Landscapes of Provence, France – What Time of Year to Visit Provence
Awash with red, purple and yellow the landscapes of Provence are a landscape photographers dream canvas. Throughout the year various blooms come and go changing the scenery to keep us on our toes.
If you’re planning a visit to Provence it’s worth checking what’s in season as sometimes, especially in the case of lavender, there’s only a short window of time that’s ideal for photographing the landscape.
Take a peek below at where and when to go to capture the colourful landscapes of Provence.
Best time of year: mid May – mid June
Best Area: Bonnieux
Pretty, petite and blooming with colour the Poppy Fields of Provence are simply beautiful. Like a red blanket thrown over to blend with the lush green grass, the fields are striking and ideal for landscape photography.
You’ll find the poppies coming into bloom in early May and soon after the landscapes are awash with red. For the best chance of seeing poppies hire a car and take a drive into the Luberon. The area around Bonnieux is known to bloom regularly, then there’s the Moulin de Sannes just near Ansouis otherwise simply stop the car once you see a field.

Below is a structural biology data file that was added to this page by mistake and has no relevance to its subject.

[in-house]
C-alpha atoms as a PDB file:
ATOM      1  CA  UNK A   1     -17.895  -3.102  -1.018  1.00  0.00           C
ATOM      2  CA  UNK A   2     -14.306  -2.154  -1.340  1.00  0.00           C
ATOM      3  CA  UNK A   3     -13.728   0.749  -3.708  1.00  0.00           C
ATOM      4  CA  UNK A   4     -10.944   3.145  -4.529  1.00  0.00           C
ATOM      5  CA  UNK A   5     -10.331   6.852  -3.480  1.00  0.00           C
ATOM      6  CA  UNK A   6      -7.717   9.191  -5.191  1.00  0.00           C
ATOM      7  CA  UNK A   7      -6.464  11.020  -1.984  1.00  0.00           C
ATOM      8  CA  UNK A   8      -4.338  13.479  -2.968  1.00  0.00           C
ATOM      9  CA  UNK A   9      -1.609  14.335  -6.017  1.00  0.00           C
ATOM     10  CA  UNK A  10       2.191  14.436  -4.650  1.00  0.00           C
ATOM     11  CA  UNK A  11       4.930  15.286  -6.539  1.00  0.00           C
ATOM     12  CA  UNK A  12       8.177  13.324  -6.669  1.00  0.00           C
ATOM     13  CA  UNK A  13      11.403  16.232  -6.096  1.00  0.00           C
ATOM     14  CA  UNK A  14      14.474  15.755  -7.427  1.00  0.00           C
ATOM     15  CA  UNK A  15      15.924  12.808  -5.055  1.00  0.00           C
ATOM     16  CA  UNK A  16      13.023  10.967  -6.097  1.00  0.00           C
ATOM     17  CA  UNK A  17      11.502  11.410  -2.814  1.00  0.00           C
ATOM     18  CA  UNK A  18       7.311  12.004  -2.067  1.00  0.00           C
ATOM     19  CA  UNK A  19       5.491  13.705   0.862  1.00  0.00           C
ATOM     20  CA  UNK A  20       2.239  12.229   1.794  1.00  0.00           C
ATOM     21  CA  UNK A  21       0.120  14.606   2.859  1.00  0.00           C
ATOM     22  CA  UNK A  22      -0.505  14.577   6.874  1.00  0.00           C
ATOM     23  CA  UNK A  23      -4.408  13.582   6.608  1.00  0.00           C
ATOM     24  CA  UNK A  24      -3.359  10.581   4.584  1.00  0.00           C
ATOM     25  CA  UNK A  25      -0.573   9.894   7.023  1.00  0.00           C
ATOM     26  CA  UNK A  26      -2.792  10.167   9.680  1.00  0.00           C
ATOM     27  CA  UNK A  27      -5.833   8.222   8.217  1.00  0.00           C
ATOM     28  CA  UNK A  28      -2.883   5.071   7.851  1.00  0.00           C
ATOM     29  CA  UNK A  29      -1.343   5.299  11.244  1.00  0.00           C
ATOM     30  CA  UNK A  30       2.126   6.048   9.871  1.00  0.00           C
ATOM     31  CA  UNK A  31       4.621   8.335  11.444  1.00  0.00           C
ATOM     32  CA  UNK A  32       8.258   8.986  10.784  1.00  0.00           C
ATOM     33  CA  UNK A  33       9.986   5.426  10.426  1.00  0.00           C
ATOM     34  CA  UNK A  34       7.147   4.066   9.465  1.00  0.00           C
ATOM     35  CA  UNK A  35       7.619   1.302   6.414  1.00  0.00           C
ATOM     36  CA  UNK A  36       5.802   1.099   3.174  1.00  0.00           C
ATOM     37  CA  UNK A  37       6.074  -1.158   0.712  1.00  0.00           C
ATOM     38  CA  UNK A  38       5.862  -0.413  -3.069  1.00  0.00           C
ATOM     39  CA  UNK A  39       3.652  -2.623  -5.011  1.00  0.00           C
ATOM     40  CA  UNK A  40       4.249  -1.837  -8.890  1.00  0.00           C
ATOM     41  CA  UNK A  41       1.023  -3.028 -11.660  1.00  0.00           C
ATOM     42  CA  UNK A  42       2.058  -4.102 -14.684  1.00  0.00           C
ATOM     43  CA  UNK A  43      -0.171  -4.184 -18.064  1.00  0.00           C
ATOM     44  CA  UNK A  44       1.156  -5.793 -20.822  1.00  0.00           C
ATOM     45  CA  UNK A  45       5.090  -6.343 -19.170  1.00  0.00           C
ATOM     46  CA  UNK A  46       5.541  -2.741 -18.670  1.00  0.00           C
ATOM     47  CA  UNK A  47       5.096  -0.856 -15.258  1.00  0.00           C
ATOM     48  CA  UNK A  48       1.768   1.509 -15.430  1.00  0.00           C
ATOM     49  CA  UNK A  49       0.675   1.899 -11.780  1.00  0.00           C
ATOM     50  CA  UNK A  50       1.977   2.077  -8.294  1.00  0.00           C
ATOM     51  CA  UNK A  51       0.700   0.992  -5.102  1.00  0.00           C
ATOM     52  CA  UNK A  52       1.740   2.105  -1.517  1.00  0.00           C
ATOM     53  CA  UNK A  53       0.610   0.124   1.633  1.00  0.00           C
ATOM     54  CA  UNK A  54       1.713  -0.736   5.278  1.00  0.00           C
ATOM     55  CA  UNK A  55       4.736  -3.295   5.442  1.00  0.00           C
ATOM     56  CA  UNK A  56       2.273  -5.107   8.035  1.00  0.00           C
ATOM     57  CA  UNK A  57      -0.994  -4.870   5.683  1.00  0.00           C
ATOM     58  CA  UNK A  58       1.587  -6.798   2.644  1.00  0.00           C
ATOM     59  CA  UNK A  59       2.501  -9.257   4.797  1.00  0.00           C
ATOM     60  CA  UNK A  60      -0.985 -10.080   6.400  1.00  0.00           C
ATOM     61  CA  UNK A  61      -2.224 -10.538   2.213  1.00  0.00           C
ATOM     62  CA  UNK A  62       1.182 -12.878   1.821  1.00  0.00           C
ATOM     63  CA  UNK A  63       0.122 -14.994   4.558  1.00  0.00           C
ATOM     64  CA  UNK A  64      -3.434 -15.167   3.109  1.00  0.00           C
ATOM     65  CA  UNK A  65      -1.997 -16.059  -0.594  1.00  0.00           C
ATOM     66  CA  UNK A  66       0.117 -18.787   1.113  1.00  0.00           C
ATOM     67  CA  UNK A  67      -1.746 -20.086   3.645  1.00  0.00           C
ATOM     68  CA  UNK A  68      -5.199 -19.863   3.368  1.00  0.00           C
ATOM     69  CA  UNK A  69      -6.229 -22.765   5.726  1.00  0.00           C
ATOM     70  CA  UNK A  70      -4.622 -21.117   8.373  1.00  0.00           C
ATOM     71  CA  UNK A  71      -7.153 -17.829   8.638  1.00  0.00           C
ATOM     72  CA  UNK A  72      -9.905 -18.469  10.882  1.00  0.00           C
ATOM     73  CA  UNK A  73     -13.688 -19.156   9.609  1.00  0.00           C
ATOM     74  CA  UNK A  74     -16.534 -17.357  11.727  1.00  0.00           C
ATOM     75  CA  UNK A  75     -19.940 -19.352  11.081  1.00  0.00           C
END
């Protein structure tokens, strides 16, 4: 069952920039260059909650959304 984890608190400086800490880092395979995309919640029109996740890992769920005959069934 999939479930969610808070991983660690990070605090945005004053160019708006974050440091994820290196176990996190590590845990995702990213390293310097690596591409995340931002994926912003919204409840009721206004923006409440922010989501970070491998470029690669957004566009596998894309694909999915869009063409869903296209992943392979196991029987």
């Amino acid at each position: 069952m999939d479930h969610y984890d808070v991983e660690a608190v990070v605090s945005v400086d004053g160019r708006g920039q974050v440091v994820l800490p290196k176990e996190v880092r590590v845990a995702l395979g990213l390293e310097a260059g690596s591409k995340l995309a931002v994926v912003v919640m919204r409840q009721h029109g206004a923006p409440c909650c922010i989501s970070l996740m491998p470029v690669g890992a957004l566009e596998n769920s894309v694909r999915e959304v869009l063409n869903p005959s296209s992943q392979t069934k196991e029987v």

Unlike the lavender fields, the poppies aren’t always found in the same place year after year. Known to populate inactive fields, they can really be found anywhere in the region and you’ll also find the odd flowers sprouting within the villages.
Best time of year: mid June – early July
Best Area: Plateau de Valensole + Sault
The show stopper of the year, the lavender fields are what people come to Provence to see. When I mention living in Provence the one thing people always say is, oh that’s where the lavender is!
Well, it’s true but, only for a few weeks each year! The lavender is in full bloom in early July meaning if you want to capture those iconic shots, that’s the time to visit! The exact timing is dependent on the season and how warm the weather has been so roughly its estimated lavender will be visible from mid June to early July.
I’ve visited fields in the first week of July, returned the following week only to find them already cut!
As the lavender fields are VERY popular, it can be best to time your visit with sunrise or sunset and try to make it mid-week if you can.
You’ll find these gems sitting right beside the lavender fields. Bright and bold the sunflower fields are my favourite and you won’t need to look too hard to see them!